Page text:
Update as of March 31, 2021: Earl Kaka‘ako discontinued its lobster roll special after March 21, 2021.
Honestly, I love both of these rolls so much that I can’t choose between them. Each is significant in its own way.
Let’s start with Earl Kaka‘ako (photo above). The eatery is heralded as the OG when it comes to the lobster roll trend in Hawai‘i. This sandwich debuted as an off-menu item last spring—a cold lobster salad mixed with sauteed garlic and bacon and served with pickles, fries and your choice of coleslaw and potato salad.
Since then, these rolls evolved and I’m absolutely loving the current version. Earl’s hot lobster rolls now have 4.5 ounces of lobster, sauteed garlic, bacon and brown butter. They come with coleslaw, pickles, a lemon wedge and pasta salad. Brioche buns from La Tour Café are sprinkled with Parmesan and parsley to up the umami factor.
The strong garlic flavor is the first thing you’ll notice. It might be overwhelming to some, but not for garlic lovers like me. Lobster chunks are dripping with brown butter, with bacon bits mixed in. Soft and slightly toasted, the buns are still sturdy enough to hold the sammie together. The bread-to-lobster ratio is pretty even. Even after I’ve polished off sandwich and sides, I find myself wanting more.
These rolls are occasional weekend specials available in limited quantities at Earl Kaka‘ako or Earl Kaimukī. Check Instagram for updates. 10 a.m.–8 p.m. Monday through Saturday, 10 a.m.–4 p.m. Sunday. 400 Keawe St., (808) 744-3370, earlhawaii.com, @earlkakaako
At $16, Jolene’s Buttah lobster roll is a steal. It’s the cheapest roll on this ranking and the one that will give you the most bang for your buck.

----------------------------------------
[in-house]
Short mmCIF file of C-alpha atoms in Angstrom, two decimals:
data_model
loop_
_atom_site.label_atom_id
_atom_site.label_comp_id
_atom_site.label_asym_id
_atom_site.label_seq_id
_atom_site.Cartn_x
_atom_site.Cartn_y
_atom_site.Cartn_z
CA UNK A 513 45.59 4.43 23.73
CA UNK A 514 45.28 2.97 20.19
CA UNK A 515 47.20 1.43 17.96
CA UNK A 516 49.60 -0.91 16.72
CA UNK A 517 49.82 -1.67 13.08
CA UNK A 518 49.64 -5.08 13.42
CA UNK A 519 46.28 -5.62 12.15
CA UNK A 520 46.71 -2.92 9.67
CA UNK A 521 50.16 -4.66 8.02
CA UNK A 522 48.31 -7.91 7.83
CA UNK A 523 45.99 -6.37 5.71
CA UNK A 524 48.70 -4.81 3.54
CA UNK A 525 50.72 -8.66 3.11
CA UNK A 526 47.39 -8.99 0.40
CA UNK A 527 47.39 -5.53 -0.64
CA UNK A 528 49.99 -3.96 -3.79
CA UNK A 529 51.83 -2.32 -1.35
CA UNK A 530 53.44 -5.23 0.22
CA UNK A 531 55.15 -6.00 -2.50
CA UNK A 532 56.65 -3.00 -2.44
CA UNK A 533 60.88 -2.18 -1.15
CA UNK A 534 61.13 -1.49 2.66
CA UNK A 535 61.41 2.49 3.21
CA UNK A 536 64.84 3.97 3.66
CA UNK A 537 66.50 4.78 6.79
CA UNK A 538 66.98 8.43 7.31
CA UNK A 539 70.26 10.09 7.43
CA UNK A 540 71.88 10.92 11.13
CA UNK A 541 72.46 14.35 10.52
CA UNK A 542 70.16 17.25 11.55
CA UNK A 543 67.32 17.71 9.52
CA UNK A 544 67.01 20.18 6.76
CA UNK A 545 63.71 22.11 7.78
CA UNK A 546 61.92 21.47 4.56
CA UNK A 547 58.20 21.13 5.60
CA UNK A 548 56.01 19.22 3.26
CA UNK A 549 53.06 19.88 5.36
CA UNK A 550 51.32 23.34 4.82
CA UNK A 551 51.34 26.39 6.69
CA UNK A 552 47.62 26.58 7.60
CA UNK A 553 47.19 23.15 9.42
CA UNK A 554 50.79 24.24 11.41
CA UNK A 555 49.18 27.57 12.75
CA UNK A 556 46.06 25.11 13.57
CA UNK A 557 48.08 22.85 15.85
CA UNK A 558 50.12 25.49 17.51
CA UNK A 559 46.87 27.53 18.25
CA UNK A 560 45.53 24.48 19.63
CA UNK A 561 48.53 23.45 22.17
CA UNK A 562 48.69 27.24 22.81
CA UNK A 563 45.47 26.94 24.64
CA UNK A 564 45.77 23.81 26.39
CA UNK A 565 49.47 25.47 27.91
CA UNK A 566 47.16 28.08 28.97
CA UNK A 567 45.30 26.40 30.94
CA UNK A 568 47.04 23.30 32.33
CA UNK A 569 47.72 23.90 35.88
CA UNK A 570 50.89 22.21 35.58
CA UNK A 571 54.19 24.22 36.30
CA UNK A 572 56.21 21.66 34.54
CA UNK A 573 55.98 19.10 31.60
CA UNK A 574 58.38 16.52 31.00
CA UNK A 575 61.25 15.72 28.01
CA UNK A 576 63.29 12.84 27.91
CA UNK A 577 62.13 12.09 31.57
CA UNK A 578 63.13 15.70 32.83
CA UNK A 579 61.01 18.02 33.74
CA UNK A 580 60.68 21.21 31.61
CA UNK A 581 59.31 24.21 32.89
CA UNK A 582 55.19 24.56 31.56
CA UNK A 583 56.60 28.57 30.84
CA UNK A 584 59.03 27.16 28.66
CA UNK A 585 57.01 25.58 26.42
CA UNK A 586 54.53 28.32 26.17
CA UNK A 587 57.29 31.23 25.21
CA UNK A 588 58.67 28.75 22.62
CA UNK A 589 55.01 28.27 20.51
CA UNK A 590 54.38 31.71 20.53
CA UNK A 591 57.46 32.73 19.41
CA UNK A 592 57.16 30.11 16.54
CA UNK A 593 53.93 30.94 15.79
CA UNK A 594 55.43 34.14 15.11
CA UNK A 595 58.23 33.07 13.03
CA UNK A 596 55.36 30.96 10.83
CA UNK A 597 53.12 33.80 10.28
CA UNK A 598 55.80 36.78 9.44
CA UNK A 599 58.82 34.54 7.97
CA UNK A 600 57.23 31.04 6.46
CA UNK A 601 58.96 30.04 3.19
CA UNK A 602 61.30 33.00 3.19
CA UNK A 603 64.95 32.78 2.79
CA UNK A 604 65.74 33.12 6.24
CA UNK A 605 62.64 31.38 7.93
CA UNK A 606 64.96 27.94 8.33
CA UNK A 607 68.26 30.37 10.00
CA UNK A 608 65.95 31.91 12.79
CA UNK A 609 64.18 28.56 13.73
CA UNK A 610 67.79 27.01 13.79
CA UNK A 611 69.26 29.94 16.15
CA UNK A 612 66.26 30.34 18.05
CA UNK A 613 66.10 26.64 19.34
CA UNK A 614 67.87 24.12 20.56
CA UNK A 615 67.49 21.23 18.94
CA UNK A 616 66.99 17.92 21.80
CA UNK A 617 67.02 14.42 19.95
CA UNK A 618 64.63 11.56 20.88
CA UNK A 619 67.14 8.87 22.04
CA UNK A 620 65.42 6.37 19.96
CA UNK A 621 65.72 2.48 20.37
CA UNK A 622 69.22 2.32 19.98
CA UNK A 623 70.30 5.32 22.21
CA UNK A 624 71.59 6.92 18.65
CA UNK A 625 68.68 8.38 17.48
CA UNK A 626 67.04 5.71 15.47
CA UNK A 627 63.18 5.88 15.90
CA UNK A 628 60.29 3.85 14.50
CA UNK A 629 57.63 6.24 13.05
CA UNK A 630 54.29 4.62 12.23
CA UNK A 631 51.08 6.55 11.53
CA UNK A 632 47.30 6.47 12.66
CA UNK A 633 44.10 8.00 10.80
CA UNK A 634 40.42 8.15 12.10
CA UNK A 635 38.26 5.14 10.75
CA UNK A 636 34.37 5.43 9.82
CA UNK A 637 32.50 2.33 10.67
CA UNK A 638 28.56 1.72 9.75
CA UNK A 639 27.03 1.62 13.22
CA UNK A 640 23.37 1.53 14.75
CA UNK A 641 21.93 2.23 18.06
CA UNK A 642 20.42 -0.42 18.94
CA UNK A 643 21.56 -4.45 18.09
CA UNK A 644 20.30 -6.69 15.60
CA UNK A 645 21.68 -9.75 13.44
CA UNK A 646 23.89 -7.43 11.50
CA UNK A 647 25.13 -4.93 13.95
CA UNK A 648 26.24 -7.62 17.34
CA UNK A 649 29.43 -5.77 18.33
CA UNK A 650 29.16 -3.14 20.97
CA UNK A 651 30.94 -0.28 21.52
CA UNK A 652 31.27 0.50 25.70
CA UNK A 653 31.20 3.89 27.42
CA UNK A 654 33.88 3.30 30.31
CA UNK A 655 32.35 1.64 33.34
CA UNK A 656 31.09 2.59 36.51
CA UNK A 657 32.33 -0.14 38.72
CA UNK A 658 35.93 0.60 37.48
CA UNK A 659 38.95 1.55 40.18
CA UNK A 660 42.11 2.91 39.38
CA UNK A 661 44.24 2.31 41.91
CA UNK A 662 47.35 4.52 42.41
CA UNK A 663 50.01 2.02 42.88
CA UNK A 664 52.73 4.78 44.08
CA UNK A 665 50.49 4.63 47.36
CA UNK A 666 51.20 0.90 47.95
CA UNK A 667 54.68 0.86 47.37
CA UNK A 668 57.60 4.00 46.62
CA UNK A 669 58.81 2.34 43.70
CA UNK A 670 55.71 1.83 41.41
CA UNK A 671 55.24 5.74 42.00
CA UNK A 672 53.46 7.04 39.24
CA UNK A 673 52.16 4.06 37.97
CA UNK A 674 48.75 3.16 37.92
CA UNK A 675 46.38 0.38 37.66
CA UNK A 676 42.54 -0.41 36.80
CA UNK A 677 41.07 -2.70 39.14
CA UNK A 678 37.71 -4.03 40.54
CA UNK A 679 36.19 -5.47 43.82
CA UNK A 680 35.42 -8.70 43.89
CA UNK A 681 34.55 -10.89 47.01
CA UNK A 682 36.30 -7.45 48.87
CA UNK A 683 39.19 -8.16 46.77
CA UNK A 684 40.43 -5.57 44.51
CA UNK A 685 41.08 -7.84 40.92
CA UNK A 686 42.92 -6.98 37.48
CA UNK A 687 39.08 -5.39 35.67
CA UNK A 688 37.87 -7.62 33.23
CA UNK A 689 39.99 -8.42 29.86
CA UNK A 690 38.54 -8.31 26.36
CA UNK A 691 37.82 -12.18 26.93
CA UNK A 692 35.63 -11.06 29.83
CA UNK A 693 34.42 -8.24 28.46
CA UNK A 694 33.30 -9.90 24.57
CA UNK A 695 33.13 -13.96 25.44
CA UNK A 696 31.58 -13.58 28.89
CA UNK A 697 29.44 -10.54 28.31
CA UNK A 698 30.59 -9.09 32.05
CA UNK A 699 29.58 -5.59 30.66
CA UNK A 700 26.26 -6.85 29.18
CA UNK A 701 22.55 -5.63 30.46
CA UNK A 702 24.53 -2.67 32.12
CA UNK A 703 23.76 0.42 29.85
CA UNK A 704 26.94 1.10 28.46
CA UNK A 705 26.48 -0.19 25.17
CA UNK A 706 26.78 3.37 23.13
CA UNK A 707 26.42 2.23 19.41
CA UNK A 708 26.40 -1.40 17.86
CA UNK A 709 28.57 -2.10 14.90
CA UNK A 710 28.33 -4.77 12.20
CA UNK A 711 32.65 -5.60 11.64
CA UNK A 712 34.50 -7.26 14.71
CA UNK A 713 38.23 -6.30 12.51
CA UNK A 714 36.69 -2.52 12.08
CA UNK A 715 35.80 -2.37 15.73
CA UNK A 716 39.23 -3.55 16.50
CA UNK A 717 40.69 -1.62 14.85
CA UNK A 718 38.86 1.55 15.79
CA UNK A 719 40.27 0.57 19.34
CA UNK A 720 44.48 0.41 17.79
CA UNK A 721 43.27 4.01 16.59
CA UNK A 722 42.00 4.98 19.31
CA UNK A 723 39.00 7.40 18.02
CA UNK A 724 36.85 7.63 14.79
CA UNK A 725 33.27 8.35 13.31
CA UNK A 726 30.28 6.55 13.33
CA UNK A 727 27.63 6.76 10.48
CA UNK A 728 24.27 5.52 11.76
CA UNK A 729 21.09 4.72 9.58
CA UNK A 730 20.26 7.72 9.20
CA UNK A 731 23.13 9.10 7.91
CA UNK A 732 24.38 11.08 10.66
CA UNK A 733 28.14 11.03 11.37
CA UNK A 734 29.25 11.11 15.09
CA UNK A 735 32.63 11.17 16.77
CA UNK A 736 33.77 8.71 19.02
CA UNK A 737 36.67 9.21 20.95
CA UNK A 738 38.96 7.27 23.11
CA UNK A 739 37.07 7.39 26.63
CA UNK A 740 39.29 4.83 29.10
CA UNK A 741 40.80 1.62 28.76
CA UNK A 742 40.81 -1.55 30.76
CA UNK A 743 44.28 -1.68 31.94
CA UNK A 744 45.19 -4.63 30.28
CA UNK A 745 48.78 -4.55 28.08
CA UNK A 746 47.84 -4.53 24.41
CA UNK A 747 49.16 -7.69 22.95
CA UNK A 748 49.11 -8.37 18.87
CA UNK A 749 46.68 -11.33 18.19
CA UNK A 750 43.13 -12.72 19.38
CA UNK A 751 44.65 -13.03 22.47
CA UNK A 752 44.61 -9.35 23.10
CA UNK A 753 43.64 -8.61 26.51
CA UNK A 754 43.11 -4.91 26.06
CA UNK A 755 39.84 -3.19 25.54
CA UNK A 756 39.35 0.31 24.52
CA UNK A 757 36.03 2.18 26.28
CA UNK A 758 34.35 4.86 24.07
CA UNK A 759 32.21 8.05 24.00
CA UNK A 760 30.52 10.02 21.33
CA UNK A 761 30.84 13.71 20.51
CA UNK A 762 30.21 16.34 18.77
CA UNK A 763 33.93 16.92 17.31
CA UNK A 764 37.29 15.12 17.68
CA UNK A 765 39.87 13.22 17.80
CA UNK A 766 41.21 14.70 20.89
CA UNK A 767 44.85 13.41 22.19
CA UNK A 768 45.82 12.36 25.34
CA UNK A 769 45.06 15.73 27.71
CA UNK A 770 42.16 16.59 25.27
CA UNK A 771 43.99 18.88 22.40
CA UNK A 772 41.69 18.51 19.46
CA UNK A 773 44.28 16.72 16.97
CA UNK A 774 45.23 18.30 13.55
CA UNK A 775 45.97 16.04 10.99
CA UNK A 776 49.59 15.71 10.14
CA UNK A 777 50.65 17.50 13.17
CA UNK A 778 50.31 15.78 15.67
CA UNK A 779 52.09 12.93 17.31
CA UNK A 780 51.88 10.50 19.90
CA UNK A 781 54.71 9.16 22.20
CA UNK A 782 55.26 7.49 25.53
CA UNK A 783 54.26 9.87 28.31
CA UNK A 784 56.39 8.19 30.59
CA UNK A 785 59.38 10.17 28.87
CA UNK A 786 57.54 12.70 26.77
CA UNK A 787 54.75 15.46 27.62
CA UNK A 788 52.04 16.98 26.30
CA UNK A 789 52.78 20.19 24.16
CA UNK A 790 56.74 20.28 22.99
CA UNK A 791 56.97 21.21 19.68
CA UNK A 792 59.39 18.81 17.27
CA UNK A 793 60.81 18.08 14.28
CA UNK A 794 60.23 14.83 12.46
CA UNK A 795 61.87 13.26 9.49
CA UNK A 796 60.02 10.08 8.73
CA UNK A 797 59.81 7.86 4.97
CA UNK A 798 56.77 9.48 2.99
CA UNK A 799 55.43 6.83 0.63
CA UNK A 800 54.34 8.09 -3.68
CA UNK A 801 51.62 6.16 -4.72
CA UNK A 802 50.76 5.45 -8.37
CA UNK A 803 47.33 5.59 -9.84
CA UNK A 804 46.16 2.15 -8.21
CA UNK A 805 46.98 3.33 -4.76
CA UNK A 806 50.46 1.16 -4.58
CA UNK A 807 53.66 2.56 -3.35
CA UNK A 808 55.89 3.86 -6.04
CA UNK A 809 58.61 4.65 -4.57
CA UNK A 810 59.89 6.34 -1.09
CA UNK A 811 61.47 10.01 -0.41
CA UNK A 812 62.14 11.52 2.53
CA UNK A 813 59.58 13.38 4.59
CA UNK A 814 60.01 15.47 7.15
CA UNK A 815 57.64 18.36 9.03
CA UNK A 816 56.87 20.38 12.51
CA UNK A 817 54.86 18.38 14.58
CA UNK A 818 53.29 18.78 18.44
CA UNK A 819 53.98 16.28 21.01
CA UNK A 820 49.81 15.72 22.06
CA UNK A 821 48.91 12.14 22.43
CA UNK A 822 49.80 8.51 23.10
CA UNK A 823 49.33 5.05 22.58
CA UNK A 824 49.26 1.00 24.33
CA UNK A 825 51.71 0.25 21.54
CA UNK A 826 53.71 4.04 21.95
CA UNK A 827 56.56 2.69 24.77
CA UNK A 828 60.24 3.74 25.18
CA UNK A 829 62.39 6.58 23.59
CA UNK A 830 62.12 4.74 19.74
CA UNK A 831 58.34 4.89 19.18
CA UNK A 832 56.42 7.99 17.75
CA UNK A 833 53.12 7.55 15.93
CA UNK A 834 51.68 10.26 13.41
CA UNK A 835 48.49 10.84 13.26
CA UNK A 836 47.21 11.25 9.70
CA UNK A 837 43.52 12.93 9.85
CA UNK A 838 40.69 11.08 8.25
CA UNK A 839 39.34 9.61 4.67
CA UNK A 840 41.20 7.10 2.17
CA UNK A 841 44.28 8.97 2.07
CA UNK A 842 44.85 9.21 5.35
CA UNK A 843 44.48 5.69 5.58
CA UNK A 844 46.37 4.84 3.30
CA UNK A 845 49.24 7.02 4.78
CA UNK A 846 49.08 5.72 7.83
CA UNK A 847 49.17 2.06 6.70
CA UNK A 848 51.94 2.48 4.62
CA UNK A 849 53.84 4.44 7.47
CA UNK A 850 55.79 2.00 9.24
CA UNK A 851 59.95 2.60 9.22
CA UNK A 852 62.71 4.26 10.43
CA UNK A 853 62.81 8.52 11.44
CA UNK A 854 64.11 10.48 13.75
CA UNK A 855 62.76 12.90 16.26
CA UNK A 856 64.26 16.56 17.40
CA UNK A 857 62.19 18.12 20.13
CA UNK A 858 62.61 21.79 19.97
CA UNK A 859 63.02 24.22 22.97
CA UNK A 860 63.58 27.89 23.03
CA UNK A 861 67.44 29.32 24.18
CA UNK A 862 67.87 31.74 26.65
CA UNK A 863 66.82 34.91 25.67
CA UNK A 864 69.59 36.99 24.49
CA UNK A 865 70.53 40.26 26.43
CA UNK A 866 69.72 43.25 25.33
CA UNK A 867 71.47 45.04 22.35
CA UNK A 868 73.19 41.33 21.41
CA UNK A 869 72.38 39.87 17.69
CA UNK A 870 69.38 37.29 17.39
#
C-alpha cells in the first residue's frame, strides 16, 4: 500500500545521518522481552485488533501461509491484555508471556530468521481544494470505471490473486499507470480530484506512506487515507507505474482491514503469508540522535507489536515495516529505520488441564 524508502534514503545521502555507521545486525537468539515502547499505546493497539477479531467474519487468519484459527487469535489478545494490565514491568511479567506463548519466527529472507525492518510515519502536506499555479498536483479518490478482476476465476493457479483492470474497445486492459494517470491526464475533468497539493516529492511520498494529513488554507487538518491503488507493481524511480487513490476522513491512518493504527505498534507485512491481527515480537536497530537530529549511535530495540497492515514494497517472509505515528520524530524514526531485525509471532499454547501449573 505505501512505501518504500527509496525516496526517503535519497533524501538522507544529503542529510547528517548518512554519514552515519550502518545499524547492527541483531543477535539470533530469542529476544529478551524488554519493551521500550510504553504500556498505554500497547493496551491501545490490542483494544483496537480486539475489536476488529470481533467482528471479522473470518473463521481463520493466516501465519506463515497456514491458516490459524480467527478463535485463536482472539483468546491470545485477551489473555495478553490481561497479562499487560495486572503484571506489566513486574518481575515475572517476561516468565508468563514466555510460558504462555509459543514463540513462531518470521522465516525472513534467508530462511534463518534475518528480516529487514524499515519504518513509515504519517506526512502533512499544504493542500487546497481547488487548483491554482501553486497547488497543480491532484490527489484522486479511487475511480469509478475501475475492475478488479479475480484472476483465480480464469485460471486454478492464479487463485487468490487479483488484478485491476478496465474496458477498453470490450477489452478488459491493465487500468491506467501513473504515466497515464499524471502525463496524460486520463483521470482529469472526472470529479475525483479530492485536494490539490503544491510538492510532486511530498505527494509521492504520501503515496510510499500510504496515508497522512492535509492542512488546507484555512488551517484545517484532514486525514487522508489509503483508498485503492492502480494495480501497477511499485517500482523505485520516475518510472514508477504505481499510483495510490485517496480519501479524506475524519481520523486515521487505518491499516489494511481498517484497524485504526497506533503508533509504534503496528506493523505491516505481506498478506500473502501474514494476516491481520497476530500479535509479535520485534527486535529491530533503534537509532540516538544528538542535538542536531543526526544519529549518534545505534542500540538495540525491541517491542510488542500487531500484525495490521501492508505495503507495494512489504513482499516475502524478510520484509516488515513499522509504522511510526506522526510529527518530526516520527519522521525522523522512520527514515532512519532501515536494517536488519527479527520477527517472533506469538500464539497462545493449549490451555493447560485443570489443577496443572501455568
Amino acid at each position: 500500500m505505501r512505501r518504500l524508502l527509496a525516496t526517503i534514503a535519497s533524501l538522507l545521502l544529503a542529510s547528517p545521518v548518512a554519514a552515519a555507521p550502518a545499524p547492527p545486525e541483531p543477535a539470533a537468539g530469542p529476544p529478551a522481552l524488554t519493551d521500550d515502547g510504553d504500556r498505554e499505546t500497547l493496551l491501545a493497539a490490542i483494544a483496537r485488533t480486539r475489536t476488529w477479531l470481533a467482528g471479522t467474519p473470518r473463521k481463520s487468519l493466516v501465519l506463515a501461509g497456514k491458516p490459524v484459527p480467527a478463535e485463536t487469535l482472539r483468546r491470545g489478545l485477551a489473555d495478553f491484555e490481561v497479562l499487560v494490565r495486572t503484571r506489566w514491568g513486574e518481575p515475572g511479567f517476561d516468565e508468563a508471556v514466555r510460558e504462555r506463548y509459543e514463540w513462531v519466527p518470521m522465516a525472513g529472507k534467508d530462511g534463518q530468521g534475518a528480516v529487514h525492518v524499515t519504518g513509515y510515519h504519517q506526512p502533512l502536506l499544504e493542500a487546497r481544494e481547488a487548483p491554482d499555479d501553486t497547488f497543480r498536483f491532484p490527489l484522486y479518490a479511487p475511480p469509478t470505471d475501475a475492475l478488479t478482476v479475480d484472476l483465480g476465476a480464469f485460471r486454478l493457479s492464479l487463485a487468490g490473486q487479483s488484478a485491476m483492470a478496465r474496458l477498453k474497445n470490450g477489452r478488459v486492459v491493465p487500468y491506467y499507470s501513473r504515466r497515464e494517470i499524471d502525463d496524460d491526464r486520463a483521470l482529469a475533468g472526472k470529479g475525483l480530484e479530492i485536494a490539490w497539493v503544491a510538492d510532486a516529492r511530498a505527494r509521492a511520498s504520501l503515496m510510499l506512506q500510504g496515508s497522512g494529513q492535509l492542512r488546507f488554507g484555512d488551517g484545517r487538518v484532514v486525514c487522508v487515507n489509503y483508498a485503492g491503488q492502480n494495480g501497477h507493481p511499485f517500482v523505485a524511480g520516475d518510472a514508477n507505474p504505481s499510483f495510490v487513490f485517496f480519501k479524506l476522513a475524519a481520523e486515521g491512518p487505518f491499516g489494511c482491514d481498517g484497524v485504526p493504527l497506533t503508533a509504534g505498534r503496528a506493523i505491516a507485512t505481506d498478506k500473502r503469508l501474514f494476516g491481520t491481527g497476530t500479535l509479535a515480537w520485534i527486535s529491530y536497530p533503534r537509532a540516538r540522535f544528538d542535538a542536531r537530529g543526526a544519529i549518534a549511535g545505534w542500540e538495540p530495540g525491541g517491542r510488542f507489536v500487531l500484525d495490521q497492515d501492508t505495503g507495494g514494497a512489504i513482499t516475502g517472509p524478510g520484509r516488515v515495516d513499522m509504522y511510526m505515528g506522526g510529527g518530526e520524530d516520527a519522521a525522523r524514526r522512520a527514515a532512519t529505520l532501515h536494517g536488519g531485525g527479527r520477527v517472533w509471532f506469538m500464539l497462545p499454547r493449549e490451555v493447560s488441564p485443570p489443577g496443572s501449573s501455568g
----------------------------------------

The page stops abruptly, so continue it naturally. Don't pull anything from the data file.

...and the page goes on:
These have also evolved over time. I first tried Jolene’s lobster rolls last August, when the 4-inch rolls were $12 and featured lobster topped with Cajun sauce, lettuce, onions, carrots, butter, slaw, mayo, lemongrass, garlic and cilantro inside Japanese sandwich bread from Daily Bread, a local Vietnamese bakery. Now, the $16 rolls have more lobster, are 5 to 6 inches long and with 5 ounces of lobster, are the heftiest on the ranking. Despite the lettuce, onions, daikon, carrots, Cajun butter sauce and a cilantro garnish, there are actually less veggies so they don’t detract from the lobster. Jolene’s still gets the Maine lobster from Chun’s Meat Market on King Street, but now the rolls are baked in-house.
Here’s the experience: The buns are ultra-soft and soaked with butter, and lobster spills out with every bite. While the occasional crunch from the veggies is nice, lobster is dominant, making the price increase more than worth it.
No. 1: Feast by Jon Matsubara
Sometimes simple is best. Feast proves that with an Instagram-famous lobster roll that debuted as a special in July and did so well that it’s now there daily.
Feast’s lobster roll was one of the best things I ate in all of 2020. Four ounces of chilled lobster meat are mixed with the restaurant’s dashi-and soy umami mayo, brushed with butter and topped with scallions, dill and Shinsato Farms Meyer lemon juice, all served on toasted King’s Hawaiian rolls with a side of shoestring fries. When I take my first bite, it’s like everything around me comes to a halt. I stop chewing. Is this real? Succulent, butter-laden, ultra-meaty lobster chunks. Creamy, addictive mayo. The slight crunch from the scallions with a lemon spritz to finish, enveloped in soft, slightly toasted rolls. It’s a mix of comfort, euphoria and a huge warm hug.